• Women’s Reservation Bill: Passed by Parliament in September 2023 after six failed attempts since its introduction in 1996, this law aims to ensure that women occupy at least one-third, or 33 percent of seats in the Lok Sabha and in state legislative assemblies. However, the bill will not be implemented before 2029, and will only be implemented after a census exercise followed by delimitation. That delay, and the procedural hurdles that need to be crossed, “makes its implementation uncertain,” Jagdeep Chhokar, a co-founder of the Association for Democratic Reforms, which works on electoral and political reforms told Al Jazeera.
  • Triple talaq ban: The Modi government claims to have liberated Indian Muslim women by banning the practice of triple talaq, which allowed men the option of a near-instant divorce by chanting the word “talaq” thrice. Critics point out that the ban plays into anti-Muslim stereotypes in its portrayal of Muslim men as particularly regressive, even as the Modi government has taken steps that appear to go against the interests of Muslim women. In 2022, the Modi government authorised the early release of the convicted rapists of Bilkis Bano, a Muslim woman, during the 2002 anti-Muslim riots in the state of Gujarat, where Modi was chief minister at the time. The Supreme Court overruled that decision in January 2024.
Home Minister Amit Shah during a seminar discussion titled ‘The Abolition of Triple Talaq: Correcting a Historic Wrong’ at the Mavlankar Hall
Home Minister Amit Shah, also considered Modi’s deputy, during a seminar discussion titled ‘The Abolition of Triple Talaq: Correcting a Historic Wrong’ in New Delhi in 2019. [File: Vipin Kumar/Hindustan Times via Getty Images]

Did women voters flock to the BJP?

The data suggests that the outreach didn’t particularly resonate with women voters, according to a post-poll survey by Lokniti, a research programme at the New Delhi-based Centre for the Study of Developing Societies (CSDS).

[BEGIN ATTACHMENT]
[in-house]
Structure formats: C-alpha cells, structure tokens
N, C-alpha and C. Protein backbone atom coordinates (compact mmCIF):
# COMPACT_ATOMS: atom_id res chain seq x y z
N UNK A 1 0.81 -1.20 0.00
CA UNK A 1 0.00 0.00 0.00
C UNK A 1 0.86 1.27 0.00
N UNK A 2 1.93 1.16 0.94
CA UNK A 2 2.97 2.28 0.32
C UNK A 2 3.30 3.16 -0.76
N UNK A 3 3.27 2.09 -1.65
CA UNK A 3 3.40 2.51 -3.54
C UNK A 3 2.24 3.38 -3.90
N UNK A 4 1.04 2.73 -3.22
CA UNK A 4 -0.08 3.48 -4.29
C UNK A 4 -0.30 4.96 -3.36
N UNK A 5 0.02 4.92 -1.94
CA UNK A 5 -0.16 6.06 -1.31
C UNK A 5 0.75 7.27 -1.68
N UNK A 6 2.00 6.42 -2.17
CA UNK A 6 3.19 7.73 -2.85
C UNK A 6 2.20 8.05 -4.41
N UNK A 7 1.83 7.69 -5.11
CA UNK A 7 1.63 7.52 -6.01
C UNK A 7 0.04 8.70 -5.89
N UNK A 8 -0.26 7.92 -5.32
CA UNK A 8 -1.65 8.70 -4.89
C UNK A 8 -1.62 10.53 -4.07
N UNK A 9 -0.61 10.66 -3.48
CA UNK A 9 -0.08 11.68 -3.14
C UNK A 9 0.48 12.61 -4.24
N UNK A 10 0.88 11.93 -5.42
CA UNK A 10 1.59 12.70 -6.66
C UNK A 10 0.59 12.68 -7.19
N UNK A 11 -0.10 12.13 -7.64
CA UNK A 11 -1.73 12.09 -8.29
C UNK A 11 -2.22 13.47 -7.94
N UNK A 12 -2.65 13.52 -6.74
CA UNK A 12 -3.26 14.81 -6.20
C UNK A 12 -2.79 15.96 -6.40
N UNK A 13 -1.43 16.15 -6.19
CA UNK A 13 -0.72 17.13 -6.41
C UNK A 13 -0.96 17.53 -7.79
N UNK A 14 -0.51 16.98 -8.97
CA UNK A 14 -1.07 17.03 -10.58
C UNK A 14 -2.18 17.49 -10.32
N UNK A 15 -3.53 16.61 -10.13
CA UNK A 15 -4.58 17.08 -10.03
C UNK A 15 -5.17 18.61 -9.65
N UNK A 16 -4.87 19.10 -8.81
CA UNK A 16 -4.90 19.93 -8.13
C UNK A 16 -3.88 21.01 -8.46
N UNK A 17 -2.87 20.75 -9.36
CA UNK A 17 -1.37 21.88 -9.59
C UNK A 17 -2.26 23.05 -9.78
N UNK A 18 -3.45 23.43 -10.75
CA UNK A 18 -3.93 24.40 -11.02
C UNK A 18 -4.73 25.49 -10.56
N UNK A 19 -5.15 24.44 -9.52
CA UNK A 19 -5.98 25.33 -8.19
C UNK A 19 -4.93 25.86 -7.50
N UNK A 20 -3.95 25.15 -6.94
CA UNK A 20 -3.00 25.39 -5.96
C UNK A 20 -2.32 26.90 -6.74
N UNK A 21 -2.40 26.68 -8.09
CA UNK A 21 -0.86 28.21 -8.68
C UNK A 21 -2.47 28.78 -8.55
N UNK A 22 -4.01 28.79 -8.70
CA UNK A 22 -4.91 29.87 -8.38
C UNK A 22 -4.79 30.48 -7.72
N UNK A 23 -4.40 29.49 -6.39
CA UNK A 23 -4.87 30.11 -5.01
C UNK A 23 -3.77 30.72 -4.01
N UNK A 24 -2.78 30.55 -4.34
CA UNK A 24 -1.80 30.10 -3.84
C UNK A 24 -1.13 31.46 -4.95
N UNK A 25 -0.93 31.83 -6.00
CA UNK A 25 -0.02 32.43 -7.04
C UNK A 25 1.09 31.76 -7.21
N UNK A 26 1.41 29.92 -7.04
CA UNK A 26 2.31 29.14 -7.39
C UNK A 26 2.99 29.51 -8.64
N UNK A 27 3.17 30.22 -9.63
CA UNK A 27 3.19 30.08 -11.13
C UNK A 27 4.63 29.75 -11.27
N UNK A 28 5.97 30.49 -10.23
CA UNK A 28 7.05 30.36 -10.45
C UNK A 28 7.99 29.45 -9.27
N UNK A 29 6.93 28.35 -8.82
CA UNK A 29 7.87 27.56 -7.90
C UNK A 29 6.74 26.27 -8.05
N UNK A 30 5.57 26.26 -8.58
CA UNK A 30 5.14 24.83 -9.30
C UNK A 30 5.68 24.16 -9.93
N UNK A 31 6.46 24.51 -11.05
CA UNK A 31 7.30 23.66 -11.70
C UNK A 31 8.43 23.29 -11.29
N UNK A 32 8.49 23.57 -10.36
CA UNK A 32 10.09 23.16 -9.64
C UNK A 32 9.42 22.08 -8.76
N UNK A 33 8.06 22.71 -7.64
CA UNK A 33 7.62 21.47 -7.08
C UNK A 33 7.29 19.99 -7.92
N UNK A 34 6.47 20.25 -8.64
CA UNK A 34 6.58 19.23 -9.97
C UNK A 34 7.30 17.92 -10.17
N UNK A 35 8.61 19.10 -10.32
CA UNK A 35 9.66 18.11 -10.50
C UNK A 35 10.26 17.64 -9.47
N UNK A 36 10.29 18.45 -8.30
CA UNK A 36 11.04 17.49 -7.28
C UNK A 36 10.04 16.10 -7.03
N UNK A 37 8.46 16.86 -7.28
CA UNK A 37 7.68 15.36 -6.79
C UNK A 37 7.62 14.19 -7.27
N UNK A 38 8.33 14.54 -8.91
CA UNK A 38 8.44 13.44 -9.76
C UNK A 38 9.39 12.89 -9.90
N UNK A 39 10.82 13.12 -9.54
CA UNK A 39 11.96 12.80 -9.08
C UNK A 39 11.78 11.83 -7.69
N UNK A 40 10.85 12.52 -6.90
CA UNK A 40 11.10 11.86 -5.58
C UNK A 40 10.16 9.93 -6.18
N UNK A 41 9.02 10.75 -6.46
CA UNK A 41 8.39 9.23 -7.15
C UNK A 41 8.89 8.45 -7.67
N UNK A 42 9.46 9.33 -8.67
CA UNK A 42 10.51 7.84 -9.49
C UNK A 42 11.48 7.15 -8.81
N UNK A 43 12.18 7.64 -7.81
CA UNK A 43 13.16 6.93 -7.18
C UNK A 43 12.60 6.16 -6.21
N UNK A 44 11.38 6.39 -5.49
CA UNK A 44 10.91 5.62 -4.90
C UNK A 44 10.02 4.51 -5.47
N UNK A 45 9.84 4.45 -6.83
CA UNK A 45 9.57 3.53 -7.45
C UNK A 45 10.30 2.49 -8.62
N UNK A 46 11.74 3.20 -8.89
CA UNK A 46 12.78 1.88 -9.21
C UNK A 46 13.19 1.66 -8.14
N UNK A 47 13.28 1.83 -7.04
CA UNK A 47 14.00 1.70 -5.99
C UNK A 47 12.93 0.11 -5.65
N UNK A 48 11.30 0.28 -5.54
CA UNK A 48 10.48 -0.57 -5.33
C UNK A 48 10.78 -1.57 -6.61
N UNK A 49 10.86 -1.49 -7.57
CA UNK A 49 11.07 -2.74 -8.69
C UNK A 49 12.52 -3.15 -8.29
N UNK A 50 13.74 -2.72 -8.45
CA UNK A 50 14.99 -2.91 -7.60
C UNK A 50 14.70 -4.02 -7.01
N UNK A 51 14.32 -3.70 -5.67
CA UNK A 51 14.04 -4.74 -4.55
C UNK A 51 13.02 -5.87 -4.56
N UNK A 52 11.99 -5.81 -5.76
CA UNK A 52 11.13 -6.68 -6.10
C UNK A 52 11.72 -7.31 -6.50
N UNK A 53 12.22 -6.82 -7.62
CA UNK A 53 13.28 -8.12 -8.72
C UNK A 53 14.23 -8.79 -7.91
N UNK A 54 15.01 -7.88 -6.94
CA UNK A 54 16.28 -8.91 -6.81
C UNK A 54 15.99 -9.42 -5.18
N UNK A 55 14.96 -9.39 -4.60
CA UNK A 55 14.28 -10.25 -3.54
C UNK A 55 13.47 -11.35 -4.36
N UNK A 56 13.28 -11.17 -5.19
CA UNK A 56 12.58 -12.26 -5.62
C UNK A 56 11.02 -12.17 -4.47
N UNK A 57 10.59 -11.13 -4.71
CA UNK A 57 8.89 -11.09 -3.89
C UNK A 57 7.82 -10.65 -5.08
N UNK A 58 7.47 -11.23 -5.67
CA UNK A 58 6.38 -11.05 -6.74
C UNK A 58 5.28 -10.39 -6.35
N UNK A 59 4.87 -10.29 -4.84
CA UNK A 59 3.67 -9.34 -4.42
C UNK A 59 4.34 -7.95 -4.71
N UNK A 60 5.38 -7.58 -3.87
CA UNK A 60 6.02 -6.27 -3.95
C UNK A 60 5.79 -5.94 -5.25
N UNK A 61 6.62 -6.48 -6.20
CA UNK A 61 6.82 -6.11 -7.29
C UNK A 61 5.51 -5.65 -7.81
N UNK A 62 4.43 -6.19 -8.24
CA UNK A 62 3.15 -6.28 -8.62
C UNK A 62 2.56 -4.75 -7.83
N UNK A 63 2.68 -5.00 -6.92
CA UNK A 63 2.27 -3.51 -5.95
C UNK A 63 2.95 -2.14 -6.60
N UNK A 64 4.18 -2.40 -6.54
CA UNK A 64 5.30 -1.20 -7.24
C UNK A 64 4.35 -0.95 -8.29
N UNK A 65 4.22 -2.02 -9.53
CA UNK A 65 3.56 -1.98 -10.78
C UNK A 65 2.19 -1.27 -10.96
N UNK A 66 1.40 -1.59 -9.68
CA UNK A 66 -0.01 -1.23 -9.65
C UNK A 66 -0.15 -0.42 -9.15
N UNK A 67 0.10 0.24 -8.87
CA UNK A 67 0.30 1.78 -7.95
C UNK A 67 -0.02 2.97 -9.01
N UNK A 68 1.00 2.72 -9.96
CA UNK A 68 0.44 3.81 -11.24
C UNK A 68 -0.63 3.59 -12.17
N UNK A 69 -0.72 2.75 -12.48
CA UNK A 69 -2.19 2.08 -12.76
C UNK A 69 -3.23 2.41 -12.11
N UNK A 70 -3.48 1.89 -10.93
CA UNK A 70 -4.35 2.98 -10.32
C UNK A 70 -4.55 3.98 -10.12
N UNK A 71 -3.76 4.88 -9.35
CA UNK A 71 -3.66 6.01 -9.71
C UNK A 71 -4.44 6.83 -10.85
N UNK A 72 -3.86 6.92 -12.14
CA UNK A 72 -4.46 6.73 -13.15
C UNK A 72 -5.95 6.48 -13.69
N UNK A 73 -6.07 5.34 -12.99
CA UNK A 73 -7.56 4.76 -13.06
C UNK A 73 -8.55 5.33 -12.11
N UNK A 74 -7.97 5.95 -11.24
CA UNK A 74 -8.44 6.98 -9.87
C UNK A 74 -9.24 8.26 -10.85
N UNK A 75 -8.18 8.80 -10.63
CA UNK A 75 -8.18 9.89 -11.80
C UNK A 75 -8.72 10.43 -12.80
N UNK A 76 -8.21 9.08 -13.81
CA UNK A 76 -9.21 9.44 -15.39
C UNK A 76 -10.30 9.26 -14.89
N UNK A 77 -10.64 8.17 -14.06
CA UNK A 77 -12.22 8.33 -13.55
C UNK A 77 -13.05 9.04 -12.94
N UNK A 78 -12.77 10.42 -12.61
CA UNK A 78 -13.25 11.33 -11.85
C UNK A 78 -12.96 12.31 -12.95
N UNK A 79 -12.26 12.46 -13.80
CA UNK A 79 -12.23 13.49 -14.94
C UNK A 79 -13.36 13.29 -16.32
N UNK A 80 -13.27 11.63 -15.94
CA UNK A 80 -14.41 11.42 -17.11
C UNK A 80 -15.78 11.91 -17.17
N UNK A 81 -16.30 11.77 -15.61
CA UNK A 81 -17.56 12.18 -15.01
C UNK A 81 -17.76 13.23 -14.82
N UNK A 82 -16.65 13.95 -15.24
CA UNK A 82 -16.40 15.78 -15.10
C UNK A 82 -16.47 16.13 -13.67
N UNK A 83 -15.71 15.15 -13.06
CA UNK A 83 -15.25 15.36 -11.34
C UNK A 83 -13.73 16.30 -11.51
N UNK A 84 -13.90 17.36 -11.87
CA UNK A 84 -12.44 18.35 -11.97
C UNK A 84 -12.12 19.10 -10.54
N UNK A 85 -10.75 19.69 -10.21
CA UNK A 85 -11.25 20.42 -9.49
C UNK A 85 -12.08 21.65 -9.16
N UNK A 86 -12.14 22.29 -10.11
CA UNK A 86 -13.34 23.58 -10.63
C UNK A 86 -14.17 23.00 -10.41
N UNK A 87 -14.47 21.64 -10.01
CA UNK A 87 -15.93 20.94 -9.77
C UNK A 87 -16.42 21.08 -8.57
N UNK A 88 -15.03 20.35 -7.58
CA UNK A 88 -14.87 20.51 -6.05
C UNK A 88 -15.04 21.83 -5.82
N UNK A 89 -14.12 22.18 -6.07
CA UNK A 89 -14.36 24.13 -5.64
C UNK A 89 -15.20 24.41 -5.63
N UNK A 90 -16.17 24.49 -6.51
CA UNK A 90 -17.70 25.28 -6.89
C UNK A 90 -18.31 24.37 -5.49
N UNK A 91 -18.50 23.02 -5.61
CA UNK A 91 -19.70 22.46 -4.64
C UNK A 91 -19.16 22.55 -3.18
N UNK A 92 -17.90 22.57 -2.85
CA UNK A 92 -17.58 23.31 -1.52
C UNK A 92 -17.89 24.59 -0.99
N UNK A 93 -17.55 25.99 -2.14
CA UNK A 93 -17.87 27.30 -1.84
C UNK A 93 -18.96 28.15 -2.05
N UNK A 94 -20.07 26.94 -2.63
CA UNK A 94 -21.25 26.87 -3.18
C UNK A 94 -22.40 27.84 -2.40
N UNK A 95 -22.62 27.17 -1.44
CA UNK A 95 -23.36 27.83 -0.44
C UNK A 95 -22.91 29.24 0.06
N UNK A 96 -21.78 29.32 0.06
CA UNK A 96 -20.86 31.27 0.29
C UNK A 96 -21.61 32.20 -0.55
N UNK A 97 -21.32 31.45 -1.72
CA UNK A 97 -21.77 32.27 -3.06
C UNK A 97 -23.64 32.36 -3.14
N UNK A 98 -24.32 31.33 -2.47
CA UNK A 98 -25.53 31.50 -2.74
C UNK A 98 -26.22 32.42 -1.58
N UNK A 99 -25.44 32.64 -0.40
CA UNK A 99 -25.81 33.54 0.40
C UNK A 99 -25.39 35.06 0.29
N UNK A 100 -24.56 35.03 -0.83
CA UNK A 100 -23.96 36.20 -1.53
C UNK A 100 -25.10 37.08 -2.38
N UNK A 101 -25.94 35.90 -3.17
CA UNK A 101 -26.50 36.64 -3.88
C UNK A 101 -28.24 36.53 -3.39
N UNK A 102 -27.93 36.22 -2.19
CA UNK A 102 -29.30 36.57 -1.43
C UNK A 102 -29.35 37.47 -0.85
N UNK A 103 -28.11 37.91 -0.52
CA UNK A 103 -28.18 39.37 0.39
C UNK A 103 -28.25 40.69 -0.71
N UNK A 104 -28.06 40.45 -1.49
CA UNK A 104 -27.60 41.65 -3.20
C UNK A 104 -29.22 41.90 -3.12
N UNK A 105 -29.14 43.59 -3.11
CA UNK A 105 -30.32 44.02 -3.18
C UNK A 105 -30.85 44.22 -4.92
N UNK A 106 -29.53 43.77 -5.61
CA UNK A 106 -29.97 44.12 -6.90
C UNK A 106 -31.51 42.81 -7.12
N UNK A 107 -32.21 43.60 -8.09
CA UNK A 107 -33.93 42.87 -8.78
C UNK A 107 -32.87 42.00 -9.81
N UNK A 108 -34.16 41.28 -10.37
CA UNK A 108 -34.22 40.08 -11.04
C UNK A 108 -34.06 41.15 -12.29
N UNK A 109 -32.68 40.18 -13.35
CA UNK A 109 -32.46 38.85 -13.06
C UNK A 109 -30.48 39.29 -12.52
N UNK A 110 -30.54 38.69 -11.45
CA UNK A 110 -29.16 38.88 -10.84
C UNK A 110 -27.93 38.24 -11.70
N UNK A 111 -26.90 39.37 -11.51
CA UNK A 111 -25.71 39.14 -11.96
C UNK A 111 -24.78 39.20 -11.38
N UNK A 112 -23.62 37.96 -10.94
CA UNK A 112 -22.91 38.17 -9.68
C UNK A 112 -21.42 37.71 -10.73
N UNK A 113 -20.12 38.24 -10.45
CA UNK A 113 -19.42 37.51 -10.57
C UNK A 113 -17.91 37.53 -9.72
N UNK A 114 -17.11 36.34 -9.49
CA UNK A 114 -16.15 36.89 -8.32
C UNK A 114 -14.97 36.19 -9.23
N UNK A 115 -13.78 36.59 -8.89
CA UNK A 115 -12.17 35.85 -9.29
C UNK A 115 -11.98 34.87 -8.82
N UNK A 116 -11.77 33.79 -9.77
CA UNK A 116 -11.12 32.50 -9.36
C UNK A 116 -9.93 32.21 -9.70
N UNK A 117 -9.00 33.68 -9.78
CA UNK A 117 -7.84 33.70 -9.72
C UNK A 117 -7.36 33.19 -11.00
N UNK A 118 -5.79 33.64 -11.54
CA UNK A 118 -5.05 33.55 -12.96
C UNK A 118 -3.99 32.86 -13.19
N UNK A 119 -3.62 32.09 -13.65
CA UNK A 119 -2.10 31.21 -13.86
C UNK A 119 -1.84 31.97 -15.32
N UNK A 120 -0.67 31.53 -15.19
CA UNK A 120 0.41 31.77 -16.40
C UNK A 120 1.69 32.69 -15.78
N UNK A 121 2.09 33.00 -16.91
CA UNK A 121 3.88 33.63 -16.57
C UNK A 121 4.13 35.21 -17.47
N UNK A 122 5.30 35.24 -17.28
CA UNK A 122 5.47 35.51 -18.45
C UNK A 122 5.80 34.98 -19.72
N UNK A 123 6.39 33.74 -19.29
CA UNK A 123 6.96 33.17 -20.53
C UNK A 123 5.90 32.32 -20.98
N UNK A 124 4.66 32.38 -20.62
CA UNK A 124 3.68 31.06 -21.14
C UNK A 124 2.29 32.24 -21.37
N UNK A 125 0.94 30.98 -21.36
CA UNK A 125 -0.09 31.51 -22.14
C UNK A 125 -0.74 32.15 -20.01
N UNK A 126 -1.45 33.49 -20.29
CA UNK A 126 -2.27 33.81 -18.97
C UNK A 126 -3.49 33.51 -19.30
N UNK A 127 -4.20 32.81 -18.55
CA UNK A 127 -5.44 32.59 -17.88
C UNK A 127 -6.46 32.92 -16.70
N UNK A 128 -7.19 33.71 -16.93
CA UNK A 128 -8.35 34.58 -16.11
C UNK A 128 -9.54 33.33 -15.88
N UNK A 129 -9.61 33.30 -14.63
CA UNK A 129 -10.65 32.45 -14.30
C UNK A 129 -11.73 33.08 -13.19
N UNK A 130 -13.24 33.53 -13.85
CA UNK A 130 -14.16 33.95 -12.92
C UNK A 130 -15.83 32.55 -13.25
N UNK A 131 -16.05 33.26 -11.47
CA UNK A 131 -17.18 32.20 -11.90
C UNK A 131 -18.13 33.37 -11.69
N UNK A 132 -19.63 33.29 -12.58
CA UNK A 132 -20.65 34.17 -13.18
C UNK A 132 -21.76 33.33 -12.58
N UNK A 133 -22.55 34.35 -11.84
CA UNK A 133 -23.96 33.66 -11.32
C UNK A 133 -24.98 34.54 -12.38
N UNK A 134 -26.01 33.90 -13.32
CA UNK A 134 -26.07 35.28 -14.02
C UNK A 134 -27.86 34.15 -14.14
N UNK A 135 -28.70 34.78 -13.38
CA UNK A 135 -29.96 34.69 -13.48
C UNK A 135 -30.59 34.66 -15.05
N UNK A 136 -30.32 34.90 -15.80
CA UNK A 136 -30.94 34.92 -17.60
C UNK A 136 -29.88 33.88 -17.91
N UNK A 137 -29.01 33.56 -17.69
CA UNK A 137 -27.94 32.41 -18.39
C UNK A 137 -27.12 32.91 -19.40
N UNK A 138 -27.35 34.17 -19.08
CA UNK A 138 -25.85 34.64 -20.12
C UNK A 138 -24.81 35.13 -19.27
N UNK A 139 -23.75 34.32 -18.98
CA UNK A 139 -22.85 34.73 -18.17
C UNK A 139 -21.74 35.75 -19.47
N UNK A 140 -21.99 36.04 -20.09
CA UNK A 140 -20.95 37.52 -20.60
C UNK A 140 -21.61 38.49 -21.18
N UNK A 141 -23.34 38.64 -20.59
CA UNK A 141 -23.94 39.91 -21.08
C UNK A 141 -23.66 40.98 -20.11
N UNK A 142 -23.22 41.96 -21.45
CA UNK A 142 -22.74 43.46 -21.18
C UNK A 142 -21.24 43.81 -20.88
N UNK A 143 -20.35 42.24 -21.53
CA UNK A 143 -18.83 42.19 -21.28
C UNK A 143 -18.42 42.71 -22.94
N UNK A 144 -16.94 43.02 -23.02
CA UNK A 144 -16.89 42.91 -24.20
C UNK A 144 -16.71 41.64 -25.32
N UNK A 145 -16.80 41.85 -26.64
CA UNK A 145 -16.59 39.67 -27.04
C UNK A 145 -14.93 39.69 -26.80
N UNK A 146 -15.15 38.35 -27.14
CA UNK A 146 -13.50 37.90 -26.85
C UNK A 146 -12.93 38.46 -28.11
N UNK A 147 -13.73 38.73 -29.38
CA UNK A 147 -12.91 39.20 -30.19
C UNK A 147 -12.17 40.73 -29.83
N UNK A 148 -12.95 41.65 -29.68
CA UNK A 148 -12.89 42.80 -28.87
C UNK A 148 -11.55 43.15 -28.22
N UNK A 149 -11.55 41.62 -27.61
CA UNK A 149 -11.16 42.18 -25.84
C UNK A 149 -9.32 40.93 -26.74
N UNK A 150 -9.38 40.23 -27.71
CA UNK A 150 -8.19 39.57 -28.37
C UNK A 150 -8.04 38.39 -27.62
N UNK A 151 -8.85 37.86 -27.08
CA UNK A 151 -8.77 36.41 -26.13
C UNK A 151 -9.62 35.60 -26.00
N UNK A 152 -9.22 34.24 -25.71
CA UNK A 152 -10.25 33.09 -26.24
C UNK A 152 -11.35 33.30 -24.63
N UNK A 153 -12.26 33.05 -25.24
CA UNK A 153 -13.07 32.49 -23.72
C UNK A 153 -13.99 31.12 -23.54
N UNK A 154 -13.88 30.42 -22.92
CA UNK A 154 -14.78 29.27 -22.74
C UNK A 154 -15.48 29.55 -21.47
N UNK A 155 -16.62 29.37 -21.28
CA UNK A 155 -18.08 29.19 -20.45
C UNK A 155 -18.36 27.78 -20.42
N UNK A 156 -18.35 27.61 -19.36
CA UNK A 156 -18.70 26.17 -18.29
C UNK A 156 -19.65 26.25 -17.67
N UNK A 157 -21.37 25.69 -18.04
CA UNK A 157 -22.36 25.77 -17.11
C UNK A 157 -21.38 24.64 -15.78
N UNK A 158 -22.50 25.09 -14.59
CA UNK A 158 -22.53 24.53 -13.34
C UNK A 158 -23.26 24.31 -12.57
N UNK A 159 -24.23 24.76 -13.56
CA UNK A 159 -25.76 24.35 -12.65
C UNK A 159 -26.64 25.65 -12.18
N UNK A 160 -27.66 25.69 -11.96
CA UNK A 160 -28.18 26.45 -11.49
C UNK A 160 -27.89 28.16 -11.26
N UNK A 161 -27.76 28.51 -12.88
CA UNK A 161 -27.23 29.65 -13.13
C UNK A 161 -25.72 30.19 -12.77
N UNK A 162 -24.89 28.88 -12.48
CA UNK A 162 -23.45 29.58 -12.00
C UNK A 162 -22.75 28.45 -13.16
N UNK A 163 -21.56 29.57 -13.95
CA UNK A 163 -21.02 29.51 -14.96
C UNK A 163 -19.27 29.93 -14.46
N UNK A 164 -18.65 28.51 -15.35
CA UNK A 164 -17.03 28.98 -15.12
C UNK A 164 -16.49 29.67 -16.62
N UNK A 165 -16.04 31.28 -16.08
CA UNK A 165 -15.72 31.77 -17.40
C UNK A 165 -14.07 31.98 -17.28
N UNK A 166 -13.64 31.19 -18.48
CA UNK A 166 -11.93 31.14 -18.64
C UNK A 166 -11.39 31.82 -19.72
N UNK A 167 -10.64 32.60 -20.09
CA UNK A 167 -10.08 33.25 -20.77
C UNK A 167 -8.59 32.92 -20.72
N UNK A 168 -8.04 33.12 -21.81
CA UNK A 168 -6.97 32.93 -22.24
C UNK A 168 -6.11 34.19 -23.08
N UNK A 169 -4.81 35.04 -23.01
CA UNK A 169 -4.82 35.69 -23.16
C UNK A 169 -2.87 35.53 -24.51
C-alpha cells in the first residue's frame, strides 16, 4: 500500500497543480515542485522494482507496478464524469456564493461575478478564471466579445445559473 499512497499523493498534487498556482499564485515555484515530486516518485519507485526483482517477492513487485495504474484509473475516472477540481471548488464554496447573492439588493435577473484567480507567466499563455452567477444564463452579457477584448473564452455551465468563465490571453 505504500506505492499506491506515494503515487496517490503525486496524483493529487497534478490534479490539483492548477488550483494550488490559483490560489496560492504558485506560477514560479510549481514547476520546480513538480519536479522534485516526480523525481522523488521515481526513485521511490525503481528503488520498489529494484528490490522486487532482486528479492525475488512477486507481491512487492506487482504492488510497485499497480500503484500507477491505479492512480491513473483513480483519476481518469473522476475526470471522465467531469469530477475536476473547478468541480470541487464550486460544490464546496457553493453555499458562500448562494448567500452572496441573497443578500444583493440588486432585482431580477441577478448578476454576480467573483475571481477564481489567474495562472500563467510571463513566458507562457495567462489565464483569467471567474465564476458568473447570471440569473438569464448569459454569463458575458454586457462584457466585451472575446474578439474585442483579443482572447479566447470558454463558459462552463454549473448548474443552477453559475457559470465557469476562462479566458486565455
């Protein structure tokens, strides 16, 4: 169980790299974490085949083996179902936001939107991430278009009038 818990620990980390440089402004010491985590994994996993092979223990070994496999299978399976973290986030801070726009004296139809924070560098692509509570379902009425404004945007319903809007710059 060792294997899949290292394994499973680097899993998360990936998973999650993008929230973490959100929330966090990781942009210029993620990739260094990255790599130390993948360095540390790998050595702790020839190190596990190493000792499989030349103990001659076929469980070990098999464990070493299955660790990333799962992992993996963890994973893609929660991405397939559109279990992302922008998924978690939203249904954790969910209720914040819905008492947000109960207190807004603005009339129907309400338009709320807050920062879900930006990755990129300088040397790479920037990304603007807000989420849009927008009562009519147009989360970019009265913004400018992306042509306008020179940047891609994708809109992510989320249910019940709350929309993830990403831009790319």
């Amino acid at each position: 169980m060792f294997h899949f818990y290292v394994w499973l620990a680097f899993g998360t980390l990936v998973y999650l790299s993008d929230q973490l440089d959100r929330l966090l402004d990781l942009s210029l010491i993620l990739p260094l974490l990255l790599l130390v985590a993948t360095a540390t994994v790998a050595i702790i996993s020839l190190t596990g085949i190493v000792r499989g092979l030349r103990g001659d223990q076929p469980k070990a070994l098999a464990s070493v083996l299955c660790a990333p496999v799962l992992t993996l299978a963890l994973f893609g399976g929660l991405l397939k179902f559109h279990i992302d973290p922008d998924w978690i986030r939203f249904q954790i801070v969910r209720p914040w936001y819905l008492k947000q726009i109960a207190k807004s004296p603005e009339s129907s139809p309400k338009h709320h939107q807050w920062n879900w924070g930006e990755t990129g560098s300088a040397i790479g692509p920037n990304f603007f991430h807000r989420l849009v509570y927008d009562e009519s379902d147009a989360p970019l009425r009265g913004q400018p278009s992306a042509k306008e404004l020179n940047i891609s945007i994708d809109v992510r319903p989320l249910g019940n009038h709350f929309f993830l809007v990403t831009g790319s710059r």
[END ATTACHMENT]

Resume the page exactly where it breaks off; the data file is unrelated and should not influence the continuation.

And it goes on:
The party won, by far, the most seats and votes in Parliament — 240 seats and 37 percent votes.

But within those numbers, a higher fraction of male voters — 37 percent — chose the BJP than female voters (36 percent). Those numbers are similar to the support the party received in 2019.

That contrasts with numbers for the principal opposition party, the Congress. This year, 22 percent of women voted for the Congress, a 2 percent increase from 2019. By comparison, 21 percent of men voted for the Congress this year.

Chhokar said most women “see through” politically motivated programmes like the ones the BJP has touted.

“They see these programmes are not real and are just for them to vote. They’ve seen the implementation over the years,” he said.

How many women from the BJP won the 2024 election?

The BJP has not outperformed its rivals when it comes to sending women MPs to parliament either.

To be sure, its overall seat tally means the BJP has more women MPs — as also more male MPs — than any other party. Out of the 74 women elected into the Lok Sabha this year, 30 are from the BJP.

But those 30 represent 12.5 percent of the BJP’s total tally of 240 seats.

By contrast, women won 13.1 percent of Congress seats and 38 percent of the All India Trinamool Congress’ (AITC) seats. The Trinamool Congress is part of the opposition INDIA alliance with the Congress.

In 2019, 41 of the BJP’s 303 seats were held by women, making women MPs 13.5 percent of BJP’s MPs in the last election. For the Congress, this percentage was 11.5 percent and for Trinamool it was 40.9 percent in 2019.

INTERACTIVE_Women in Lok Sabha_india_parlimet_June10_2024-1718012078
(Al Jazeera)

How have women performed in India’s elections over the years?

Yet the low numbers of women MPs is not a party-specific phenomenon.

“All political parties want women as voters only and not as elected representatives,” said Chhokar. “Men in political parties do not wish to share power with women”.

In 1951, 22 women were elected as MPs, forming about 5 percent of the Lok Sabha. This has steadily risen, especially in the past three decades, reaching 14.3 percent in 2019.

However, 2024 saw a slight dip in the number of women MPs in parliament, with 74 women MPs, compared with the 2019 election in which 78 women were elected.